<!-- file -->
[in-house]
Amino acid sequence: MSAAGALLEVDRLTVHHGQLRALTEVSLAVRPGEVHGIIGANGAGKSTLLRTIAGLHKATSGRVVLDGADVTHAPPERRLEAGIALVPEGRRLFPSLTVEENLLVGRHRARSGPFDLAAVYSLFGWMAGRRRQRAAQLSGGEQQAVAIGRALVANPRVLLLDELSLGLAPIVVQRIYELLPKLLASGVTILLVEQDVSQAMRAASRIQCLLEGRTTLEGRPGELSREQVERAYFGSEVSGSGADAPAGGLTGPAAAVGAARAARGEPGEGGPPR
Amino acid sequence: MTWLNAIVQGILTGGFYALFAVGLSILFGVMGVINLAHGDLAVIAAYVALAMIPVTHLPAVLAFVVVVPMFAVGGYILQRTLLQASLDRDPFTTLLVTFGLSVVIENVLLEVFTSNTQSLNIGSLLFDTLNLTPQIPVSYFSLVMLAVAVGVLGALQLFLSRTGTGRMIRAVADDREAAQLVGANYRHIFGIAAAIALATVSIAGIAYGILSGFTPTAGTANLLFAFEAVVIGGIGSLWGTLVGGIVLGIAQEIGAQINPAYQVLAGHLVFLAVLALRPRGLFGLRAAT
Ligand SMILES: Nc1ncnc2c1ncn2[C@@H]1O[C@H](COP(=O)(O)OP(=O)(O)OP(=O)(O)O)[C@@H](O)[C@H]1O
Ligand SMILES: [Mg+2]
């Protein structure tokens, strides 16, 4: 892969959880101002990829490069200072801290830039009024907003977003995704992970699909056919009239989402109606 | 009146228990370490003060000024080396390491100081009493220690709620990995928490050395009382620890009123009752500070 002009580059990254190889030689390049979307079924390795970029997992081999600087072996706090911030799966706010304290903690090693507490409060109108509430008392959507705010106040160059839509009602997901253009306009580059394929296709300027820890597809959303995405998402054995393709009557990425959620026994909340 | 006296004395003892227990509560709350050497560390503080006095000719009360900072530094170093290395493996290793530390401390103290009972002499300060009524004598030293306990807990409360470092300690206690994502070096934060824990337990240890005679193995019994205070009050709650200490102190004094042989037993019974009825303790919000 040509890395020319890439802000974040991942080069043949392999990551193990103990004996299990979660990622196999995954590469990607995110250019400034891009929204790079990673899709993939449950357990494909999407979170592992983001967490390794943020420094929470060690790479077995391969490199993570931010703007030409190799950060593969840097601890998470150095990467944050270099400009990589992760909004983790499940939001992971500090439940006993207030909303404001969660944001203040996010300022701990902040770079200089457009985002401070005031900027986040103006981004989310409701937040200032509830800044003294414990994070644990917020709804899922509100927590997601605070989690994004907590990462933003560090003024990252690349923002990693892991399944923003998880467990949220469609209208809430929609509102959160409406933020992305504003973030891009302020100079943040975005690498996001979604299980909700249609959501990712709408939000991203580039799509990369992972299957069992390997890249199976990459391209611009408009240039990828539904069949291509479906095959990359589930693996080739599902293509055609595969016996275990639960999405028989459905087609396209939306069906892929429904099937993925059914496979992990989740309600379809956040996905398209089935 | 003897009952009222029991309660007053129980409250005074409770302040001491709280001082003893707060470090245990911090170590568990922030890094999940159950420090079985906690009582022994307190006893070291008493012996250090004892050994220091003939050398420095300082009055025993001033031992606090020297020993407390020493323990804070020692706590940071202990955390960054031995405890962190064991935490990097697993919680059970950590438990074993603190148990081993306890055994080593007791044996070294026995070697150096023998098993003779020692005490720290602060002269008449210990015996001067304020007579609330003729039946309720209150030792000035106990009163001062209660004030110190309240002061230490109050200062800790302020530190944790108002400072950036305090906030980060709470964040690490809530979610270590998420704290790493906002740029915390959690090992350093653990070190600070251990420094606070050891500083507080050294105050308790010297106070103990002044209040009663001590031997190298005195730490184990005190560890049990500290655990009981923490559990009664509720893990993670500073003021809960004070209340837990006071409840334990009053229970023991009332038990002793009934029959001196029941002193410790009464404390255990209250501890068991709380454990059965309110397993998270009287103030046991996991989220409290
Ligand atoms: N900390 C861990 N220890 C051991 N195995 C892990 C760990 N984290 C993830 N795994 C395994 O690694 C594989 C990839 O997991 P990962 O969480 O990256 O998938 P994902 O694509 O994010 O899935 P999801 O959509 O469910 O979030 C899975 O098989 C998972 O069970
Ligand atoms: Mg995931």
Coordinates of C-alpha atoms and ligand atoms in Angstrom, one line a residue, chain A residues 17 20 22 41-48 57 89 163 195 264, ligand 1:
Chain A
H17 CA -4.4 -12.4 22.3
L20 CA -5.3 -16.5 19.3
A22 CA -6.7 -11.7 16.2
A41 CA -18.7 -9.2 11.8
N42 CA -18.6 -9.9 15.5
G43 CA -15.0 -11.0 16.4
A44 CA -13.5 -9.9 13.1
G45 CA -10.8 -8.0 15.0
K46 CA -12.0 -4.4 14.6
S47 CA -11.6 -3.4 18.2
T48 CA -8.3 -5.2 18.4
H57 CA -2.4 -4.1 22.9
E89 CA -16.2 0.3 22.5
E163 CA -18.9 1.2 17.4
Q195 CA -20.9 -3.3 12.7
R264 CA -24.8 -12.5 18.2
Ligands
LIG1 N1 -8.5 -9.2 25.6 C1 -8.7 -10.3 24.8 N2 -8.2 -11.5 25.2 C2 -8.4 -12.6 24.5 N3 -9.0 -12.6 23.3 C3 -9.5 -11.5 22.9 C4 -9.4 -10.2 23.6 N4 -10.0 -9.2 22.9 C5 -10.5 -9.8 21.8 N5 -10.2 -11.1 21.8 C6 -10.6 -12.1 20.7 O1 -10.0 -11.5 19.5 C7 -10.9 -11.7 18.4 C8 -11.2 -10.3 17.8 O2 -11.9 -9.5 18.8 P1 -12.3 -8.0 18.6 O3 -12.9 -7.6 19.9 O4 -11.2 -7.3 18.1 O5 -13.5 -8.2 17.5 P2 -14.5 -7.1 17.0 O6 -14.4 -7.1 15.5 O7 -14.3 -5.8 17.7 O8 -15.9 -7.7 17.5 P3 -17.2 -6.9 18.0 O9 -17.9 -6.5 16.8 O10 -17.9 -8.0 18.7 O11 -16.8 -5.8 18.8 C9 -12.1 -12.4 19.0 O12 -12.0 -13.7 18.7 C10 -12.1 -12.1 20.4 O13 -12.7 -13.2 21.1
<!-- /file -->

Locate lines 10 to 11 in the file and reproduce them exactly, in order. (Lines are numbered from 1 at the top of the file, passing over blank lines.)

Chain A
H17 CA -4.4 -12.4 22.3